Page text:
As a core component of the National Alcohol Research Center, the pilot studies program provides early-stage investigators with the opportunity to explore new areas of research that often leads to independently funded projects. The most recent studies include the development of a kiosk-based prenatal screening intervention, improvement of alcohol dependent measures, associations between immune function, alcohol use disorders and psychological distress, and the relationship between experiences of discrimination and alcohol services use.
To get a better sense of how the program works to develop individual research skills, we followed up with Camillia Lui, an associate scientist at ARG and director of a current pilot study that is assessing the role socioeconomic status has on substance abuse treatment among adolescents.
Where are you at with your pilot – at what stage in the research process?
I’m about half-way through my pilot working on my first study aim. This aim looks at the relationship between family socioeconomic status (SES) and adolescent treatment participation and outcomes. I am currently writing up findings and preparing them for a presentation later this year at the Addiction Health Services Research (AHSR) Conference.
What are the next steps?
In addition to preparing the manuscript for publication and the AHSR conference presentation, I will examine long-term outcomes (up to 5 years) of adolescent substance abuse treatment and how one’s own SES plays a role in recovery during young adulthood.
How has this pilot project helped you as a new investigator?
The pilot project has been an excellent springboard for my research in three ways. First, it enabled me to apply my expertise of SES and adolescents/young adults into a new research area of substance abuse treatment; the pilot findings will serve as preliminary analyses for an NIH grant. Second, it provided the opportunity to collaborate with Kaiser—the Kaiser Adolescent Treatment Study surveyed adolescents at the start of substance abuse treatment and continued to follow them over time as they transitioned into young adulthood. This is like my dream longitudinal study. The Kaiser study team did an excellent job with conceptualizing the study and has put so much dedication into following them for almost a decade. I’m appreciative of having the opportunity to work with the Kaiser researchers and use their data to help answer my research questions.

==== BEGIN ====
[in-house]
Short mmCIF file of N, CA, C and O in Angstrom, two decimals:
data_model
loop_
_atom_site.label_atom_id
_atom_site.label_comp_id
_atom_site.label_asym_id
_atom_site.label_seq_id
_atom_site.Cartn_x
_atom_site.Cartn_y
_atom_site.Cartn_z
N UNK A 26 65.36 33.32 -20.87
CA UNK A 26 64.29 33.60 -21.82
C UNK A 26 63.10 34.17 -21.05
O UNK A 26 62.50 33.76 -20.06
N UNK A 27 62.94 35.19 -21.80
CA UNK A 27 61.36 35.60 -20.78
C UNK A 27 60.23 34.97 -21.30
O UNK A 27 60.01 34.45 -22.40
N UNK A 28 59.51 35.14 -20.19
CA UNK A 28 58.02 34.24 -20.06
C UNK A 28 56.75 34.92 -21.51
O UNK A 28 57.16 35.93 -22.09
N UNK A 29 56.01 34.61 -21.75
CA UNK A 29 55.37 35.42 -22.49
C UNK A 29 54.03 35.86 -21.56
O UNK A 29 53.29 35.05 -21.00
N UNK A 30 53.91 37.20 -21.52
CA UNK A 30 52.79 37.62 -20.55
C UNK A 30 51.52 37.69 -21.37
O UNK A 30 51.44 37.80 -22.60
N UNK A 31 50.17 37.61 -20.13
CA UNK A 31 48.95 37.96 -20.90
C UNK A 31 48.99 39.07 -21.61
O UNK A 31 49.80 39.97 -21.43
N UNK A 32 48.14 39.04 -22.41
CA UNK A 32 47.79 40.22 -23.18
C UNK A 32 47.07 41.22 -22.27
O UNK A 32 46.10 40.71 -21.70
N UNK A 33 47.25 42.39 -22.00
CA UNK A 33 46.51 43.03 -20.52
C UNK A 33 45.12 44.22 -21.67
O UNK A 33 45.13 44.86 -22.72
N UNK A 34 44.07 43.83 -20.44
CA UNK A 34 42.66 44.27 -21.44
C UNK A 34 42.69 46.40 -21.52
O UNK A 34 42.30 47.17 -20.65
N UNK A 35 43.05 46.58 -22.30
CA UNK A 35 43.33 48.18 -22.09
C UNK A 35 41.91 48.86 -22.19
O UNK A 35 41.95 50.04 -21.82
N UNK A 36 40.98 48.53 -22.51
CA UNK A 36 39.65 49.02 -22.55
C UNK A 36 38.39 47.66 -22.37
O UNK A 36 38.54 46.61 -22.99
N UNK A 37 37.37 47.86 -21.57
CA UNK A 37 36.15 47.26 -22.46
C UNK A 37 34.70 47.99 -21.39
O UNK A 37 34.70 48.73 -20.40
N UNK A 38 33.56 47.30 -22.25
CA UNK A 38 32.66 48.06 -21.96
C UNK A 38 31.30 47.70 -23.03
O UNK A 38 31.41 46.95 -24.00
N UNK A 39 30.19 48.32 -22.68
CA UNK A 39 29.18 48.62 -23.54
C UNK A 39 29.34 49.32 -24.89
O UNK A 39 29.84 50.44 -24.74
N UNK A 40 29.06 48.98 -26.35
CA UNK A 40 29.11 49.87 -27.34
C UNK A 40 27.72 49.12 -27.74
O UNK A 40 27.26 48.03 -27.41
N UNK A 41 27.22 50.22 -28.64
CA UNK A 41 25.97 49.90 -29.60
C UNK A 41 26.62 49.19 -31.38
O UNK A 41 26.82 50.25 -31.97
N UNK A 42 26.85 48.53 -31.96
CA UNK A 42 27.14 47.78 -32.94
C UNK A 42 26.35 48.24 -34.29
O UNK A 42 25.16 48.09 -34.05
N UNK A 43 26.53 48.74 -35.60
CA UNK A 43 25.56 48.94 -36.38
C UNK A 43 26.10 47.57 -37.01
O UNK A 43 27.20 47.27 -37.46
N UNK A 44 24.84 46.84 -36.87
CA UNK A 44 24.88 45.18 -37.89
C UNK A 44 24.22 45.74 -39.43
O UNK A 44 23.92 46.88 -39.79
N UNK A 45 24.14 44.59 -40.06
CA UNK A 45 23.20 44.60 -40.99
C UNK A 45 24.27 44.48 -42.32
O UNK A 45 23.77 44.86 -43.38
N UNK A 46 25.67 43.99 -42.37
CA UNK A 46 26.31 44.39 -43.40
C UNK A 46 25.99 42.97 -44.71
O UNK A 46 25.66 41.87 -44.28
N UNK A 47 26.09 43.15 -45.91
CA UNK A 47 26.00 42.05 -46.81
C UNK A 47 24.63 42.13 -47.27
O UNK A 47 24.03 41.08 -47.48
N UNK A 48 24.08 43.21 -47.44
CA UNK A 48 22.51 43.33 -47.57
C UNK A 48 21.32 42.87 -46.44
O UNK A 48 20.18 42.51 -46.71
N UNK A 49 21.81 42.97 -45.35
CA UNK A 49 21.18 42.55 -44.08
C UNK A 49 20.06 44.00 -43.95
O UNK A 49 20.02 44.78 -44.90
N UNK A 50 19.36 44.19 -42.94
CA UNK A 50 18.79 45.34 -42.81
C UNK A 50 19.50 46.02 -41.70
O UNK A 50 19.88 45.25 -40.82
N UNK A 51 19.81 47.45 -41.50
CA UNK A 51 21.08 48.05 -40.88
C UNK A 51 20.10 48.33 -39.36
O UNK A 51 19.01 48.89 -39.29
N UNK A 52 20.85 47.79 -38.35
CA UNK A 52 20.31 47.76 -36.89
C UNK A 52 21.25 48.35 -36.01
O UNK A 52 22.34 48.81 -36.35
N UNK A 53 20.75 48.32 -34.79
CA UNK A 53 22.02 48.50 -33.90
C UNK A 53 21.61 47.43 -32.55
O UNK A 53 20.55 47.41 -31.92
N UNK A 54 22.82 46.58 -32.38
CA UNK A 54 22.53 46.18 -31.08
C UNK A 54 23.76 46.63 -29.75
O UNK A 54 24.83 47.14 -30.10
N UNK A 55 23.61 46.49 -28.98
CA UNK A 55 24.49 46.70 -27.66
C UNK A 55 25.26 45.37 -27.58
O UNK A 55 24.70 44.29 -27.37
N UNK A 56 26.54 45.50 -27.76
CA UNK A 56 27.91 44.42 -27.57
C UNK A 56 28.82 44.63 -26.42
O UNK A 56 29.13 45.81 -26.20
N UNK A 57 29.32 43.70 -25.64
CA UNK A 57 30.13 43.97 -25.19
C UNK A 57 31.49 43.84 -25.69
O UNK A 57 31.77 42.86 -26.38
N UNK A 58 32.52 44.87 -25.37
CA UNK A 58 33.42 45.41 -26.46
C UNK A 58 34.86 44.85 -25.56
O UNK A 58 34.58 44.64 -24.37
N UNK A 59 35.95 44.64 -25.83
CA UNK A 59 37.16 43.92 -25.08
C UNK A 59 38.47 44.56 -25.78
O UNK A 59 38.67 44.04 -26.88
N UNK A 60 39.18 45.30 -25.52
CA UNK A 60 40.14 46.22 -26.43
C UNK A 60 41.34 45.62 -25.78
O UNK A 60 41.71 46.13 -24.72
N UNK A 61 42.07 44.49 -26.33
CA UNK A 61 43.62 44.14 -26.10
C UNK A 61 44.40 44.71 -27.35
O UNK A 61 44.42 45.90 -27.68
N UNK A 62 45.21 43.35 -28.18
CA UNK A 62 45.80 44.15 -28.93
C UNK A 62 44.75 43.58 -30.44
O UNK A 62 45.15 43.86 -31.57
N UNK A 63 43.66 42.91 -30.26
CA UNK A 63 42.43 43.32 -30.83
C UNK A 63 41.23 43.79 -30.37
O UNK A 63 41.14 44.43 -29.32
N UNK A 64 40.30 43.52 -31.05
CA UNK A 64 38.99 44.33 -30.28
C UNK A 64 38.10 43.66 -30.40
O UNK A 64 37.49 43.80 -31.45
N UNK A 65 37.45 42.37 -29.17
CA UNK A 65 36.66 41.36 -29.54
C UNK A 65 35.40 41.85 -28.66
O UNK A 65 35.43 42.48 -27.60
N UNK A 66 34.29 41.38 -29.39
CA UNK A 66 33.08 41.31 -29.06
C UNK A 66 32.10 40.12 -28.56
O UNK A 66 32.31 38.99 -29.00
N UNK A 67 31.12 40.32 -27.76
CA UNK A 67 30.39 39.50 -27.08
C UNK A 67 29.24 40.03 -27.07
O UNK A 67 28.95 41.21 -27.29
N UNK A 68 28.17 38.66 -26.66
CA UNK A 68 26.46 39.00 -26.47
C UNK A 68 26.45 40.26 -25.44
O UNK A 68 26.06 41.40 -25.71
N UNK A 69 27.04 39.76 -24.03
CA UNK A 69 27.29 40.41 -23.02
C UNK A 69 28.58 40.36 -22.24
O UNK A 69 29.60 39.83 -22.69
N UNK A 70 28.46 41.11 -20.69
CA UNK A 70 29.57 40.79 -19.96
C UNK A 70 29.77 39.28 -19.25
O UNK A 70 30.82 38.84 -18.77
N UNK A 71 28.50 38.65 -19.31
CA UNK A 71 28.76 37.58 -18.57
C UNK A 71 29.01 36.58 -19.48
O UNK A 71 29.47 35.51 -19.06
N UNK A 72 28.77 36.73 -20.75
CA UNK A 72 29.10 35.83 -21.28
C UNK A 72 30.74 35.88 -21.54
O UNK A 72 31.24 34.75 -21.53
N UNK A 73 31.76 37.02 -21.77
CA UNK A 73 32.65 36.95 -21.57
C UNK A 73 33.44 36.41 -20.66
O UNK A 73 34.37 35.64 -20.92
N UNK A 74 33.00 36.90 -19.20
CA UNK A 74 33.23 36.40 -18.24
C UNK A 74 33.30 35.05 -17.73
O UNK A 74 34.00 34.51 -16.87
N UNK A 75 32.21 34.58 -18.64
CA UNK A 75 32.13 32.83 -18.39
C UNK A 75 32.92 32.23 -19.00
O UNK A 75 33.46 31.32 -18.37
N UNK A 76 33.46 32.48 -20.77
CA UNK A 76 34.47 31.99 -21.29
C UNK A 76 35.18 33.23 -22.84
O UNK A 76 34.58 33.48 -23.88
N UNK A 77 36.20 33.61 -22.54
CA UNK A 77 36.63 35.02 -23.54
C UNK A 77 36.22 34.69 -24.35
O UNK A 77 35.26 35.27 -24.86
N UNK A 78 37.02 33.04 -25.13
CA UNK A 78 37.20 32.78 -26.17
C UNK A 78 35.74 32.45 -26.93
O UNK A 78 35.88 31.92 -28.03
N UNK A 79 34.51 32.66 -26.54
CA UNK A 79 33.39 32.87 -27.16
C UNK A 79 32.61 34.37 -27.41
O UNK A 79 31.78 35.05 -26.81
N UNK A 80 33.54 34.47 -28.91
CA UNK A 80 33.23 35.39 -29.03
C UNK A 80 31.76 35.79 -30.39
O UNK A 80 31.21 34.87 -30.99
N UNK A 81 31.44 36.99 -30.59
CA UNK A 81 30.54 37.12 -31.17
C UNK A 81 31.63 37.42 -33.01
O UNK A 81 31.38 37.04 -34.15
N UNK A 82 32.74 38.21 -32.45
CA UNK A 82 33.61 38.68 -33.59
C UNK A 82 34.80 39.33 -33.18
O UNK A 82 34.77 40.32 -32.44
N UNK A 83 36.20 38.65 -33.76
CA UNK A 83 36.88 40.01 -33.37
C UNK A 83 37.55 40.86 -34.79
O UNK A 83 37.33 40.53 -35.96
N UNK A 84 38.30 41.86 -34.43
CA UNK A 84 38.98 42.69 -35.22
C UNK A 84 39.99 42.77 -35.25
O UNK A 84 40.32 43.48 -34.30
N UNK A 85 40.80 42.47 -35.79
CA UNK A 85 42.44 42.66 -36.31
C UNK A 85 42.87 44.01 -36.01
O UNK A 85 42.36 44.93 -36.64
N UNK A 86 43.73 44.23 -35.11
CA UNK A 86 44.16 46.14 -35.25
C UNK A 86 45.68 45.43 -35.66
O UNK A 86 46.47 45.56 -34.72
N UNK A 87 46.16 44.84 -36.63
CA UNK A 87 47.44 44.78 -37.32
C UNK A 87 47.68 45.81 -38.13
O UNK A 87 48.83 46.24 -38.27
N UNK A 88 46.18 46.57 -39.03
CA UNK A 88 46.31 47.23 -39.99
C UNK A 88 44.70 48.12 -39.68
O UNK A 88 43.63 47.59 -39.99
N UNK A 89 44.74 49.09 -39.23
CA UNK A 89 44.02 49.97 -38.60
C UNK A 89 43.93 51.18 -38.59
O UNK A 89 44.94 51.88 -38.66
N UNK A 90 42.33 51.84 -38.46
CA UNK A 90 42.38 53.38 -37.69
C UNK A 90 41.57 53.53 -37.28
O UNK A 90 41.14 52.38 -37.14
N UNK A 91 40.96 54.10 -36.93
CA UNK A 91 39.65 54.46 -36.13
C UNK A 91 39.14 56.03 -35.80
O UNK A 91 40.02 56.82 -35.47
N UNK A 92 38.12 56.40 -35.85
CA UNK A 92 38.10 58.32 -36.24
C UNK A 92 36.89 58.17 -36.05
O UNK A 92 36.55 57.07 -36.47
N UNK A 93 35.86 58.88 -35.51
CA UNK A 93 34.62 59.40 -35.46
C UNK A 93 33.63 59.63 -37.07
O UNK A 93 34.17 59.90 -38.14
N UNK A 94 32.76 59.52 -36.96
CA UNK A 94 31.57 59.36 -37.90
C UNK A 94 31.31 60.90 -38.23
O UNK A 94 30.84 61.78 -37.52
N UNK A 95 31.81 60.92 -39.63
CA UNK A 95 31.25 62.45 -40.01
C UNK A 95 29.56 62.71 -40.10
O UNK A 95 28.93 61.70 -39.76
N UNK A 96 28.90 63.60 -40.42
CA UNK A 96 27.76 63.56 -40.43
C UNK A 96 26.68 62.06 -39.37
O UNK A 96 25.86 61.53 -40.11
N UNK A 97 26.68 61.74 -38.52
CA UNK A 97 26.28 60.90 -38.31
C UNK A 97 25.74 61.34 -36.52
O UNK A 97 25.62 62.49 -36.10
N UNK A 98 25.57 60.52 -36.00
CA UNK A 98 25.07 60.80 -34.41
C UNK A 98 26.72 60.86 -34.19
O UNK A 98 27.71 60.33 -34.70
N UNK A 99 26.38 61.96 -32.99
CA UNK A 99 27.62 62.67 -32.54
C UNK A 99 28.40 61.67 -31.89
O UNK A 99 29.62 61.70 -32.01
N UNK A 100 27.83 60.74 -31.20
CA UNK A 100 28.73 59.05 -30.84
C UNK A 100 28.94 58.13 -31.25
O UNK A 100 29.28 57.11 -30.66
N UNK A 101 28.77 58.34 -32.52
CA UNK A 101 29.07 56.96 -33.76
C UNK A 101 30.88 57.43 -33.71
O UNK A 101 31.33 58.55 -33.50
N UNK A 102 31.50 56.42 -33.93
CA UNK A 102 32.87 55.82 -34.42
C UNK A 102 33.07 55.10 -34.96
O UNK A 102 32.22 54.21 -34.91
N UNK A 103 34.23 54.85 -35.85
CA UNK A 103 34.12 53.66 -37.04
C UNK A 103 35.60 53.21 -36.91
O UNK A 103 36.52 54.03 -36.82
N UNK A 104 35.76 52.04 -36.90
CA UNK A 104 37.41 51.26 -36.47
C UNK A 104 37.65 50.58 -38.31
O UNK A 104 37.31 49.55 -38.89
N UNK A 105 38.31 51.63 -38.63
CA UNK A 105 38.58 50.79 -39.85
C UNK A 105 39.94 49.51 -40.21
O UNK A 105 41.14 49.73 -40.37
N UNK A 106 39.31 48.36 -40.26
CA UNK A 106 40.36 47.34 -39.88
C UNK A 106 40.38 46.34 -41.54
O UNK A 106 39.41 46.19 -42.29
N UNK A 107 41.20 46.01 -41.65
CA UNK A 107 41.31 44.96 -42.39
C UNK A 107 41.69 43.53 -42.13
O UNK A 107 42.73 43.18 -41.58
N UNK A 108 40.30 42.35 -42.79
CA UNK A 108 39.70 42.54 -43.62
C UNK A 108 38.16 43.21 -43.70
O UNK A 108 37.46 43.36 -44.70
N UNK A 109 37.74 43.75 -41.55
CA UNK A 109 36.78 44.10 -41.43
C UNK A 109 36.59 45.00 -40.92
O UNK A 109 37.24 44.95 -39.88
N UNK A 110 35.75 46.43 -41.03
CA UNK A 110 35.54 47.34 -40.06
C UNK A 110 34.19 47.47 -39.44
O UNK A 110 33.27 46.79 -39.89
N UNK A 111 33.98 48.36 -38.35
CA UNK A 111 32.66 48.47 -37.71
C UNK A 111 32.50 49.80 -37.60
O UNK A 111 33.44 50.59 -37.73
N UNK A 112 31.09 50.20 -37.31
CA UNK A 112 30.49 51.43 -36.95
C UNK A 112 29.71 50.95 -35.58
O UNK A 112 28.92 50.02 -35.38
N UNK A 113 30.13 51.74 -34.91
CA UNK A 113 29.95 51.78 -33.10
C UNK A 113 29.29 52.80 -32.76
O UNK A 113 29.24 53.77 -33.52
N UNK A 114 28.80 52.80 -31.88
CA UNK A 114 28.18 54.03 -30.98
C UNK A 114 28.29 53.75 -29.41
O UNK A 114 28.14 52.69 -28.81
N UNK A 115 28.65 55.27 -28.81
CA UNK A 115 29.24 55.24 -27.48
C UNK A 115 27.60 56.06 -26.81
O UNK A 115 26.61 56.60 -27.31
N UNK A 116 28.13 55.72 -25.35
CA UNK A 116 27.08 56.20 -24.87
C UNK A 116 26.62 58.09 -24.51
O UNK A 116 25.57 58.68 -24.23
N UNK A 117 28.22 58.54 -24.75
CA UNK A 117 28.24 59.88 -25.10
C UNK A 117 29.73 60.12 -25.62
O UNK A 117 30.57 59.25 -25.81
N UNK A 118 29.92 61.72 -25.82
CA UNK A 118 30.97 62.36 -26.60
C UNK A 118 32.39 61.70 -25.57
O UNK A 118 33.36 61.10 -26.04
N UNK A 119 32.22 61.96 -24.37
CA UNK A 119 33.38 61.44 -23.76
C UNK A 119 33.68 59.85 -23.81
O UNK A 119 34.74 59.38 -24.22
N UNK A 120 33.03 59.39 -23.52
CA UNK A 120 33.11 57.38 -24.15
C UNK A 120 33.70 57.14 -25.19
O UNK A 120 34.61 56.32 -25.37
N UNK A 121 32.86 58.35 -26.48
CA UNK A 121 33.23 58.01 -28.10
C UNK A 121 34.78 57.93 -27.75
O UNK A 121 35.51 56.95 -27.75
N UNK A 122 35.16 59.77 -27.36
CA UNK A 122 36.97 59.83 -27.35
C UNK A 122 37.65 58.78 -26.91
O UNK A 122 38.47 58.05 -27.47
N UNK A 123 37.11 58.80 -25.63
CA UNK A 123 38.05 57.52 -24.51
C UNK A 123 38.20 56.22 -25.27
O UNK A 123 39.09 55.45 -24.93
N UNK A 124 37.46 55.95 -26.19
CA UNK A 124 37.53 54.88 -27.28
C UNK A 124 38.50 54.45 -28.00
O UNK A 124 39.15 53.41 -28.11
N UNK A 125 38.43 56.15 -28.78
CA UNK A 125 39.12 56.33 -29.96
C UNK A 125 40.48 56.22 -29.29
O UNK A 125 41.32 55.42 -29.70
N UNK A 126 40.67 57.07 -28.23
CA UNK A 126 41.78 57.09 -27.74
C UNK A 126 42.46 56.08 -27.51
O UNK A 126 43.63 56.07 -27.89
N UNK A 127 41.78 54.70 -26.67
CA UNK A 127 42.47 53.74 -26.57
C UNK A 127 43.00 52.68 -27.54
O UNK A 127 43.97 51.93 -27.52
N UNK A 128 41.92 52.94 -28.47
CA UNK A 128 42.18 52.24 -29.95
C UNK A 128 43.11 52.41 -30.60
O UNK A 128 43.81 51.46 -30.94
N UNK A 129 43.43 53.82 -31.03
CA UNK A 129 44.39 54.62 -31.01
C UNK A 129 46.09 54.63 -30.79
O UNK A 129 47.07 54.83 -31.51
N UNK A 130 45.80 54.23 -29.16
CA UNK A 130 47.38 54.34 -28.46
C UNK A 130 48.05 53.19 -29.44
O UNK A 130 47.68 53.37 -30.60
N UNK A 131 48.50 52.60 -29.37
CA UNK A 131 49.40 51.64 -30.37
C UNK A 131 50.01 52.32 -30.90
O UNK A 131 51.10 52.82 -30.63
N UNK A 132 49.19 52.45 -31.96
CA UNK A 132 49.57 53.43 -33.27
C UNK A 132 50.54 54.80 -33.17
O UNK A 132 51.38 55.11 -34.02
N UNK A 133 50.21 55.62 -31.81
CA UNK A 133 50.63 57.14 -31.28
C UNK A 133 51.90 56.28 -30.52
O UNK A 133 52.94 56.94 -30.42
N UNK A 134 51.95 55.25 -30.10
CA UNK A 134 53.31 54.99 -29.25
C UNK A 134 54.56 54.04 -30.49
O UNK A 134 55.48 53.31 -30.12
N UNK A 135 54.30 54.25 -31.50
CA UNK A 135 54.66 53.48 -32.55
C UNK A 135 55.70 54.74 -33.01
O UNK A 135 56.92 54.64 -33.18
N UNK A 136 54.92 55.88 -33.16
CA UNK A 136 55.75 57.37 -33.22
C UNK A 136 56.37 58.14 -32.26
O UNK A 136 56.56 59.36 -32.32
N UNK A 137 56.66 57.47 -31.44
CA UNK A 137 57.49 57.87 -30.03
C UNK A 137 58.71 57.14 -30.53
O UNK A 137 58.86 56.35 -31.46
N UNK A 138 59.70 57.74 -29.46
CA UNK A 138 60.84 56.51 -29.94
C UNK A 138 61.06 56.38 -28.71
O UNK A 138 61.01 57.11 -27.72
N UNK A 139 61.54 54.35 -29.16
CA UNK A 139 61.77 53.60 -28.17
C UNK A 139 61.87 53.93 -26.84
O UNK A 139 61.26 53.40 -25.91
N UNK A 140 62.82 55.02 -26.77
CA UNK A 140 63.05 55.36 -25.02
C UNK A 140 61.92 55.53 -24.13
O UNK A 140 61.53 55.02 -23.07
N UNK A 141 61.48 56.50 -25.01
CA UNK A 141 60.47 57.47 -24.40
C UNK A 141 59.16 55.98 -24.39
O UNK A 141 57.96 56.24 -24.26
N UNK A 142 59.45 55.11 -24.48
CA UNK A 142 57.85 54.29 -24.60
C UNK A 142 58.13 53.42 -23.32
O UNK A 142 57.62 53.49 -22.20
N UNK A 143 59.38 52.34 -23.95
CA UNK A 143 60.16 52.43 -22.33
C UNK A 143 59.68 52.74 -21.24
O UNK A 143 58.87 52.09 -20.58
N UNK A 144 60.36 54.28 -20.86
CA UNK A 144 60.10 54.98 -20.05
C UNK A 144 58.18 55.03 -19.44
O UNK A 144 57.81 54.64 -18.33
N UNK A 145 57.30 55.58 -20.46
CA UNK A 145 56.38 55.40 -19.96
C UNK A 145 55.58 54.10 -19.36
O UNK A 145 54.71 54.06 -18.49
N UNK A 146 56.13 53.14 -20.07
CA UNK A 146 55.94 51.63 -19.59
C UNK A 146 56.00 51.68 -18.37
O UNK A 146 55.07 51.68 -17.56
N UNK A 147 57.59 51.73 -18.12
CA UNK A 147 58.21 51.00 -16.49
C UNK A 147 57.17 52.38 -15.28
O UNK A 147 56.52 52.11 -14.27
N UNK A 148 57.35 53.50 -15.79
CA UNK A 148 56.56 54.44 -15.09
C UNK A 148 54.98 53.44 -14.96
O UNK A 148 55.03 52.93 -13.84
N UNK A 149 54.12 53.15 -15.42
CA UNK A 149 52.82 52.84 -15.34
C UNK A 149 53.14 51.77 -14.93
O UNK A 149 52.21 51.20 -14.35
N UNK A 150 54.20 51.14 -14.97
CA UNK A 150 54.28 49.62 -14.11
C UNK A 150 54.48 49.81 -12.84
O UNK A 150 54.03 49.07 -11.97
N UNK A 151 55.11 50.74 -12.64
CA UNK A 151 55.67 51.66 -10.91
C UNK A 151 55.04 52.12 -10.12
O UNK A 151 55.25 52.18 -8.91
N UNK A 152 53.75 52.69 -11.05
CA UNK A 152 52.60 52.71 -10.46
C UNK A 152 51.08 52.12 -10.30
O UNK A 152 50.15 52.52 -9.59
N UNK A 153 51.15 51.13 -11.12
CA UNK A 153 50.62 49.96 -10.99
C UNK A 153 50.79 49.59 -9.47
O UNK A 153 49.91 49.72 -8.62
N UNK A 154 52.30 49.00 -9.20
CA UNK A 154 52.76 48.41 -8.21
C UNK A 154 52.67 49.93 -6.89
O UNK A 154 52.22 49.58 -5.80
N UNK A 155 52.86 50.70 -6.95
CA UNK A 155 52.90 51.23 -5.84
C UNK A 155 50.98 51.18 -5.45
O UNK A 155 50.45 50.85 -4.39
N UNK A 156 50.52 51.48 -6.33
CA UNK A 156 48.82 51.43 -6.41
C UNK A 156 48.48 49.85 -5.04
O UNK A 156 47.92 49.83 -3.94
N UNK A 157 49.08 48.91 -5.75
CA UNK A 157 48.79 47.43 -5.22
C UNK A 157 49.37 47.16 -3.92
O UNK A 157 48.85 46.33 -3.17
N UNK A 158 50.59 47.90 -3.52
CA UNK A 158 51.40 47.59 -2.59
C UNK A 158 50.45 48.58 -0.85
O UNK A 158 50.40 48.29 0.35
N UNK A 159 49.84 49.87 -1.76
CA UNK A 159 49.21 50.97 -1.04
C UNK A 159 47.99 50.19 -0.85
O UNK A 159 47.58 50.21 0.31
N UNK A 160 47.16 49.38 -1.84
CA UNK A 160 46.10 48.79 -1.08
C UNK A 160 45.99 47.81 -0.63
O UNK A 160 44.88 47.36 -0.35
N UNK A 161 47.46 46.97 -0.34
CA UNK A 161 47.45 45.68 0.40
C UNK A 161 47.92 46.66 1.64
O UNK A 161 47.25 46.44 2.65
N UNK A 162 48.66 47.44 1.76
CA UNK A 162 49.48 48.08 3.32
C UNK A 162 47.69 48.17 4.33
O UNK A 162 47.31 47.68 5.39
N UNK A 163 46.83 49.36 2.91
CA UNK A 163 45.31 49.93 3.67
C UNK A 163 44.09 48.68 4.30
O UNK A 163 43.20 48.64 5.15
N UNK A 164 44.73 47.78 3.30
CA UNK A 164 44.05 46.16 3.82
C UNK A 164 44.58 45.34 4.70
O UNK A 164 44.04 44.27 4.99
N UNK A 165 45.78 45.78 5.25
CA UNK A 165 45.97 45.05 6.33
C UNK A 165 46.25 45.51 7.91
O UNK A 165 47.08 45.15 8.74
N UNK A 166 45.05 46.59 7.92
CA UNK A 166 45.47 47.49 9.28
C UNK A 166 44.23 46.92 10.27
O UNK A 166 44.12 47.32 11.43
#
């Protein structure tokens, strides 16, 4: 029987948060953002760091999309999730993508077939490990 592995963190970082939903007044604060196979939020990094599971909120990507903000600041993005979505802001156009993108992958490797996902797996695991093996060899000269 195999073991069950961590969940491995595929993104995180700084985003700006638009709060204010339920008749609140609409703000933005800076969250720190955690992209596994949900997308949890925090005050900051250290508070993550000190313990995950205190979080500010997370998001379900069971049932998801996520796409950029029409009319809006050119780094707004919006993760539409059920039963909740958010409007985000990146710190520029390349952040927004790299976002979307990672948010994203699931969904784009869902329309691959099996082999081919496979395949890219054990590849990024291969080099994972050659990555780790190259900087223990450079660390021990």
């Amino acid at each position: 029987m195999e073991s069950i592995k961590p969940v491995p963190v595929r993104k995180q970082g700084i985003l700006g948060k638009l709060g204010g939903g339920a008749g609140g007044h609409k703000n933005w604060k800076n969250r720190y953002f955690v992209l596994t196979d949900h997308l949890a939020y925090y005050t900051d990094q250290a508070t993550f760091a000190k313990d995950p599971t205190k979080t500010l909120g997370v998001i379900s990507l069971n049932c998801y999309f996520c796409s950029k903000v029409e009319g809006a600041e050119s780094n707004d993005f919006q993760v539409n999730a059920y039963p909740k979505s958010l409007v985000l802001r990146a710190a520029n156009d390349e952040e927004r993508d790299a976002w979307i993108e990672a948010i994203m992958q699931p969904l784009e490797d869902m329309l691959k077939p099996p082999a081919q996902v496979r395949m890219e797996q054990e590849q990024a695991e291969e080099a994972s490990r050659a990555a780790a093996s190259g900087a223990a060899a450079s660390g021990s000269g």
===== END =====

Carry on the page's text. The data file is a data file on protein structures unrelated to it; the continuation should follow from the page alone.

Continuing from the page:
Finally, I have the best of both worlds… learning how to lead my own study yet having the mentorship and expertise from ARG researchers, in particular Lee Kaskutas, Nina Mulia and Doug Polcin along with the Kaiser study team.
Thanks, Camillia. We look forward to hearing more about this project and its outcomes.